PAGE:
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working class. If the affirmation of humanity is the basis of validation in the Marxist framework, then the economist understanding of power must be thought of as false consciousness (Kolakowski 1988: 175). Marx admits that the proletarian movement is not linear, but rather criticize themselves constantly, interrupt themselves continuallyderide with unmerciful thoroughness the inadequacies until a situation has been created which makes all turning back impossible (Marx in Calhoun 2007: 115). If economic crisis makes all turning back impossible, then the fight for human dignity from both radical and liberal social movement milieus may find congruence, thus realizing theoretical insight into the means they have already begun to employ (Kolakowski 198: 324). During this time, some elites aligned to the identitybased social movements may join the revolutionary class as ideologists, who have raised themselves to the level of comprehending theoretically the historical movement as a whole (Marx in Calhoun 2007: 103) while others may work to discipline their working class constituents to accept the status quo in areas of social life not directly related to their own movement. Inequality in the core countries is increasing, a trend which Marx believed would be completed much more thoroughly and early within capitalist development. As segments of the new middle class are proletarianized in conjunction with what seem to be increasing (both temporally and in severity) global economic cycles, economic inequality (and Marx himself) has taken on new significance within the public imagination and within many social movements. The Clintonian catch-phrase, Its the economy, stupid has now found organizational expression in movements in both the United States and throughout much of Europe. Further research is needed to see how these new, new movements have interacted with those of the previous upswing in social movement activity, particularly given the updated means of digital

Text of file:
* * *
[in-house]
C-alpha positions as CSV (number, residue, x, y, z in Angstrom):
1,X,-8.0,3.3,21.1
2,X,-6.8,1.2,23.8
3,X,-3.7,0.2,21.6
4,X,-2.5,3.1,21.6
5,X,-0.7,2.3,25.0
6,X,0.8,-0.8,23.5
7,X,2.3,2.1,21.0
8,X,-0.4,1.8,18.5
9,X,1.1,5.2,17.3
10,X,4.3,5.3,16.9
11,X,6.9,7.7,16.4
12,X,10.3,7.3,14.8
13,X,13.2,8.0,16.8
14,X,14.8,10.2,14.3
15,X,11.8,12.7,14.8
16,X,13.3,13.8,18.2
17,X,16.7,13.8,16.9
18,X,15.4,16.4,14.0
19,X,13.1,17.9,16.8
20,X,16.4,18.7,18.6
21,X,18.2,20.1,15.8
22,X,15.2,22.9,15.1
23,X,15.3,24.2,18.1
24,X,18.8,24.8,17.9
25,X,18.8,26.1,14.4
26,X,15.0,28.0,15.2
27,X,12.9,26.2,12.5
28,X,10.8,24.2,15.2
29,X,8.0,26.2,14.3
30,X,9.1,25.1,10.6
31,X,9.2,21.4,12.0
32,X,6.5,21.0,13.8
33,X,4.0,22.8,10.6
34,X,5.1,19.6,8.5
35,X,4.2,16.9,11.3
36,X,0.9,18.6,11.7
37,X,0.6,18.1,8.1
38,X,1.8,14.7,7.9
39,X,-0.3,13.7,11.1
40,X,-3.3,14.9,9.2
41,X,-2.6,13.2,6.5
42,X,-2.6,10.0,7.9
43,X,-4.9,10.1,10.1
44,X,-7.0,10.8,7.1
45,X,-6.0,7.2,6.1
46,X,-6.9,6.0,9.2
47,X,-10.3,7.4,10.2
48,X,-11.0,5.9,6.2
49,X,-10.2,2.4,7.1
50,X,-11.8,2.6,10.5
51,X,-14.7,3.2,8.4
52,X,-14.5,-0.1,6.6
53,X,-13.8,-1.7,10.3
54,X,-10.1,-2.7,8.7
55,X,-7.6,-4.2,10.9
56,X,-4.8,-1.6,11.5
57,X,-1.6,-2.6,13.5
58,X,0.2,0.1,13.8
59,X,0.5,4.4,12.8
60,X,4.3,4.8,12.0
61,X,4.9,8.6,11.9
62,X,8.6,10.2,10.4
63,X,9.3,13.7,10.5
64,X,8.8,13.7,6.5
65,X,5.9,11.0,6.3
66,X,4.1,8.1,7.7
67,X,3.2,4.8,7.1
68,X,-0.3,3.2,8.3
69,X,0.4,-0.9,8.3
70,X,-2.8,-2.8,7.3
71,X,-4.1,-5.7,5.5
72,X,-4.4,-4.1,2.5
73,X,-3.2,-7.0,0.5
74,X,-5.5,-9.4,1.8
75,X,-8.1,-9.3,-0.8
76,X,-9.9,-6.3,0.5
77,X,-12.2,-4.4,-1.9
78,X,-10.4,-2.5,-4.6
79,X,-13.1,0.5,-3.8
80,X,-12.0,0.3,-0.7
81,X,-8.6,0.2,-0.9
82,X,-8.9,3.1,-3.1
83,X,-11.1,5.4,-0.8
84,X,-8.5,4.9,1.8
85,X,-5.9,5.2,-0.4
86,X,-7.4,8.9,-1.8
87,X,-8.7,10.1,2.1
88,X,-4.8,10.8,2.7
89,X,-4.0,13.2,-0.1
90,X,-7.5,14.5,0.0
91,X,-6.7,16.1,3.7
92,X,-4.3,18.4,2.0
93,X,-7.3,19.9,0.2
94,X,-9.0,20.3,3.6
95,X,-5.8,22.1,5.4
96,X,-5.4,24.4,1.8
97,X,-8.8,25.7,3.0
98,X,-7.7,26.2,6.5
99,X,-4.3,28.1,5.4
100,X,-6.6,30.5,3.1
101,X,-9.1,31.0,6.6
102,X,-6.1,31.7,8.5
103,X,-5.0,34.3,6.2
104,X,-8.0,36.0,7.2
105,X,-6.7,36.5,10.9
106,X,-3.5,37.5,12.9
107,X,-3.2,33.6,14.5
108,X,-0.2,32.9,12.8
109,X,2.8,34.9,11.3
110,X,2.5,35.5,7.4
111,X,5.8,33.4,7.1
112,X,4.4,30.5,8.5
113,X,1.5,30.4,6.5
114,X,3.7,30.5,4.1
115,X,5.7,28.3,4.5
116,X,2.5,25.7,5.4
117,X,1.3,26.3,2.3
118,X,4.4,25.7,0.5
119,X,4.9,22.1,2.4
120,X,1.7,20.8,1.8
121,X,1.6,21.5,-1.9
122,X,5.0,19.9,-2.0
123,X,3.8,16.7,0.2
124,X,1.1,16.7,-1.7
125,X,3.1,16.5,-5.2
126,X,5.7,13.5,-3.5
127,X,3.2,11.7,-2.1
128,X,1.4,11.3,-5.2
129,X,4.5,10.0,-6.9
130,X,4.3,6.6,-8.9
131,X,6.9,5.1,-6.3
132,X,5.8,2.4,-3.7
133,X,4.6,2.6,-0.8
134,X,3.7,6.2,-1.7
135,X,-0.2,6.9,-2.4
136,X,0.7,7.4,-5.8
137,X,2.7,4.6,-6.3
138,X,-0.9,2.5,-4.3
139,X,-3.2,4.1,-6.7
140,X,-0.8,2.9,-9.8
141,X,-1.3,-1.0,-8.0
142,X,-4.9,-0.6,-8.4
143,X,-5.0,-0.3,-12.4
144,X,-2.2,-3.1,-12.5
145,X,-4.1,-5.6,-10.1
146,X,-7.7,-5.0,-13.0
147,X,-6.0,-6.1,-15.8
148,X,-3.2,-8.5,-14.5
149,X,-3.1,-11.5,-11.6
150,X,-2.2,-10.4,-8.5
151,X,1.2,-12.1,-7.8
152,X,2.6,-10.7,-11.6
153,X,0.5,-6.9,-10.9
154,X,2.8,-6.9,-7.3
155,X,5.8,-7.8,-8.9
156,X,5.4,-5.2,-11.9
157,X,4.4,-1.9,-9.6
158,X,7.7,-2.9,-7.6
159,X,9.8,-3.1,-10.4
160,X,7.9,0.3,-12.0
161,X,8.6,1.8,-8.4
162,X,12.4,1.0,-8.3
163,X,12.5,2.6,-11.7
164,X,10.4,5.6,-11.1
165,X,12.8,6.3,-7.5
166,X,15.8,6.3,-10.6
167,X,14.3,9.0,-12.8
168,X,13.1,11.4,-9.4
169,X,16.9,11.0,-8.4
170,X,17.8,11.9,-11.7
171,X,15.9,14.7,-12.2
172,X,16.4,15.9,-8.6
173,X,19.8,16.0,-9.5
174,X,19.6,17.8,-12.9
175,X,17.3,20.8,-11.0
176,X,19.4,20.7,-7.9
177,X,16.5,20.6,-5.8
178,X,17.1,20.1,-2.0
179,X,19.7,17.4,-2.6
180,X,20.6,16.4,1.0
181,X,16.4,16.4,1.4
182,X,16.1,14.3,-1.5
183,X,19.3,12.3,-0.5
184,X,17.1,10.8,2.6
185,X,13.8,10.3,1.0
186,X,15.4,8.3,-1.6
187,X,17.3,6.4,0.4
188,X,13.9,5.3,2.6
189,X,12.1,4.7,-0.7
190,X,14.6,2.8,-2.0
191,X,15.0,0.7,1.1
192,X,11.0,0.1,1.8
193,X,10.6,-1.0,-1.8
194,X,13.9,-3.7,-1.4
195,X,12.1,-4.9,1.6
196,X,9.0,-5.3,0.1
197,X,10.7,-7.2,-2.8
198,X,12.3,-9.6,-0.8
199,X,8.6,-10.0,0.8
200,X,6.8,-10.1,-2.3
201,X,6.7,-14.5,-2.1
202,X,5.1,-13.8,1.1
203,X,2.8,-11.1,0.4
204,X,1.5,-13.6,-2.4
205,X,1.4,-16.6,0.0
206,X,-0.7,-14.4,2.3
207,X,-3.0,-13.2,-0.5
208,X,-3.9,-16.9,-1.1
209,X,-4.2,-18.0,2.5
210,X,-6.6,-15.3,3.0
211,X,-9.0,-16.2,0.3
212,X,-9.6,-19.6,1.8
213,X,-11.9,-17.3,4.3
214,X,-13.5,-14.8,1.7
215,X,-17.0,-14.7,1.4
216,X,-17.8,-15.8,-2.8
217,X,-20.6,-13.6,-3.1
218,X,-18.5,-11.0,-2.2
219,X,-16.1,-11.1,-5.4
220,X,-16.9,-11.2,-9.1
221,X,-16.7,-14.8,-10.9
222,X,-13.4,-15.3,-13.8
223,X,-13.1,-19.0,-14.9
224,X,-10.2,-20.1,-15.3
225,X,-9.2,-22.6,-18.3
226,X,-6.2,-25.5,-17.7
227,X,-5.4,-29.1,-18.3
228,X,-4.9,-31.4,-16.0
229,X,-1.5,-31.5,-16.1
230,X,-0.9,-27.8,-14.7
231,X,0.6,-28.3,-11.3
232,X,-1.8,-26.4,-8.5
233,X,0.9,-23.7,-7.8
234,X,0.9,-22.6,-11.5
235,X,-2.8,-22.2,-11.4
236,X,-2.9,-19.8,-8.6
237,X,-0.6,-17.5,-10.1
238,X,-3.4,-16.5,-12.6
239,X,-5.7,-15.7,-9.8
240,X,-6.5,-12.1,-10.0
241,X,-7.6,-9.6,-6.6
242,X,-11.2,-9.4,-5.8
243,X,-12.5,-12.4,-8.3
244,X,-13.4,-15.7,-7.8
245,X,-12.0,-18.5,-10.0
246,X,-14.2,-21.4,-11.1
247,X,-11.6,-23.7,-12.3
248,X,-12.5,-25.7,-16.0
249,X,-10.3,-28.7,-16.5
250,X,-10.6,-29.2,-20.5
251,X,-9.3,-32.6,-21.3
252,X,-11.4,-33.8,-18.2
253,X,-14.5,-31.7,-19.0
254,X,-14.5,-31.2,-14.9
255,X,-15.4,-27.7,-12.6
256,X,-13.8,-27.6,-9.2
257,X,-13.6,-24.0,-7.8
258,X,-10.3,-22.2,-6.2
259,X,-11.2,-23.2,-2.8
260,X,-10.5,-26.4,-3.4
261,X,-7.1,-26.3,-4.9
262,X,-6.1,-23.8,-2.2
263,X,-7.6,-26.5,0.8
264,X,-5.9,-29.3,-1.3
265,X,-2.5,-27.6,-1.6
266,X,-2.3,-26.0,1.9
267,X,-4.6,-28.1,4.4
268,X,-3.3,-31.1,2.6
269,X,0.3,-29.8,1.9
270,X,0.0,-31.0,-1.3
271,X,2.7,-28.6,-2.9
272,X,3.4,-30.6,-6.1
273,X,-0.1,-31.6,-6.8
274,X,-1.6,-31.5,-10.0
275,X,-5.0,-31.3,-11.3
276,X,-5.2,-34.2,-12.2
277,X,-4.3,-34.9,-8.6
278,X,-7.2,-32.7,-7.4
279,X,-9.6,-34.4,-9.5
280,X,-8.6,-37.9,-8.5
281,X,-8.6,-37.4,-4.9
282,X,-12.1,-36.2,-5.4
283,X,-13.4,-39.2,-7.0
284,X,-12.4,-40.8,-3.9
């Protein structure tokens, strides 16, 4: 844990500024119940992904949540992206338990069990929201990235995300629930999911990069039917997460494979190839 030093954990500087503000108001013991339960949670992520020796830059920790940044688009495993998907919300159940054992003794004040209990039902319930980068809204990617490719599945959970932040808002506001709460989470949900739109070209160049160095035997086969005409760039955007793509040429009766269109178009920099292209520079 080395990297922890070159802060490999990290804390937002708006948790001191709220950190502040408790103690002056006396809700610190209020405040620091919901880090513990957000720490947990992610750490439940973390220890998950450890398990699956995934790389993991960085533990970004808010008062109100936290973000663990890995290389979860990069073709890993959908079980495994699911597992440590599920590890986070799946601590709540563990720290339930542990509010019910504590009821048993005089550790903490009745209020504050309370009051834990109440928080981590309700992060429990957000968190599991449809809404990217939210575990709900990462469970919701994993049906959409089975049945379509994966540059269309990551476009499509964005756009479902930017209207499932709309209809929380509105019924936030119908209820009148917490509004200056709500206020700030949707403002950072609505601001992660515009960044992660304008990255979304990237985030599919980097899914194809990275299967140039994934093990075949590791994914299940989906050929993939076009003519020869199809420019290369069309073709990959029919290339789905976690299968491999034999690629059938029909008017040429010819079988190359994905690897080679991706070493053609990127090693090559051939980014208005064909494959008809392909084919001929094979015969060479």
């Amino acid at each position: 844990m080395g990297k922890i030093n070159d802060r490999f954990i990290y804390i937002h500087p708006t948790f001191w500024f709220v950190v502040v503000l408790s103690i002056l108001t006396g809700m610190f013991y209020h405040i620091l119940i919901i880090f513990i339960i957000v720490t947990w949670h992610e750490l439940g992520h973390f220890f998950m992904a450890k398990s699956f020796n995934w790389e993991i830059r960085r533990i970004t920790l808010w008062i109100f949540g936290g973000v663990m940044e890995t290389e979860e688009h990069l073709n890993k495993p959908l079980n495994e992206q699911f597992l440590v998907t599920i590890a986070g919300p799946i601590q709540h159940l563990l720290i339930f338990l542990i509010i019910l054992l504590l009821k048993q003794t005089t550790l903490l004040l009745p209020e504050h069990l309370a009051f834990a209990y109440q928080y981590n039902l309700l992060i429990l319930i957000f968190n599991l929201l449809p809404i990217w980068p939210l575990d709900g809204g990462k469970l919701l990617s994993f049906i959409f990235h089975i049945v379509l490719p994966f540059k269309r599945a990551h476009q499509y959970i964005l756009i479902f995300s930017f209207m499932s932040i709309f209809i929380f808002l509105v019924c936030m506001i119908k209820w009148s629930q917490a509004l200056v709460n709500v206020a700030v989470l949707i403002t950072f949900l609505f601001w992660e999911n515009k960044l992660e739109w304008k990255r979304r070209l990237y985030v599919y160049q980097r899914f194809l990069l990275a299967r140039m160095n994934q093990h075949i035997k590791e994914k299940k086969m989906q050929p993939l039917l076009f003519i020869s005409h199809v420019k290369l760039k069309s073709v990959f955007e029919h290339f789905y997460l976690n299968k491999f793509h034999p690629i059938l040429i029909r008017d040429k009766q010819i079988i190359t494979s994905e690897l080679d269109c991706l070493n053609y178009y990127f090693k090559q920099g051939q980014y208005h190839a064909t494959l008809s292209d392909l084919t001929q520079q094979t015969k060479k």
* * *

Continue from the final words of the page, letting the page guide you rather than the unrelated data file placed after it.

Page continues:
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communication which have allowed for increased class formation among insurgents and supporters.